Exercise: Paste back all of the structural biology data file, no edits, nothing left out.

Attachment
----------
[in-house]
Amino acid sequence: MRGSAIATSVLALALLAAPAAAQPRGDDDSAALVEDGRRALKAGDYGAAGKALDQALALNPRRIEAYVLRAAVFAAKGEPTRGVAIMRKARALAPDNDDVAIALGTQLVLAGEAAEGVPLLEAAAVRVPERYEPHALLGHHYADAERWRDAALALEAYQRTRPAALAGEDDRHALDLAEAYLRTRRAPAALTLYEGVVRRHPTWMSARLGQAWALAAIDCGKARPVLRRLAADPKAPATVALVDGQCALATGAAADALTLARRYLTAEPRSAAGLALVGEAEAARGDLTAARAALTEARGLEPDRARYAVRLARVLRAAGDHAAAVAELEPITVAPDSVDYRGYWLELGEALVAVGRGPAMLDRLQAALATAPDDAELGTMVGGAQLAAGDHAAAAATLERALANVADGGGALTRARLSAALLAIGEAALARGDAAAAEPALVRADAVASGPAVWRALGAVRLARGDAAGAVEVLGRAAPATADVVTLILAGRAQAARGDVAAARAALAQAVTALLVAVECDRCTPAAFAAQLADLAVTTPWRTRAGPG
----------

[in-house]
Amino acid sequence: MRGSAIATSVLALALLAAPAAAQPRGDDDSAALVEDGRRALKAGDYGAAGKALDQALALNPRRIEAYVLRAAVFAAKGEPTRGVAIMRKARALAPDNDDVAIALGTQLVLAGEAAEGVPLLEAAAVRVPERYEPHALLGHHYADAERWRDAALALEAYQRTRPAALAGEDDRHALDLAEAYLRTRRAPAALTLYEGVVRRHPTWMSARLGQAWALAAIDCGKARPVLRRLAADPKAPATVALVDGQCALATGAAADALTLARRYLTAEPRSAAGLALVGEAEAARGDLTAARAALTEARGLEPDRARYAVRLARVLRAAGDHAAAVAELEPITVAPDSVDYRGYWLELGEALVAVGRGPAMLDRLQAALATAPDDAELGTMVGGAQLAAGDHAAAAATLERALANVADGGGALTRARLSAALLAIGEAALARGDAAAAEPALVRADAVASGPAVWRALGAVRLARGDAAGAVEVLGRAAPATADVVTLILAGRAQAARGDVAAARAALAQAVTALLVAVECDRCTPAAFAAQLADLAVTTPWRTRAGPG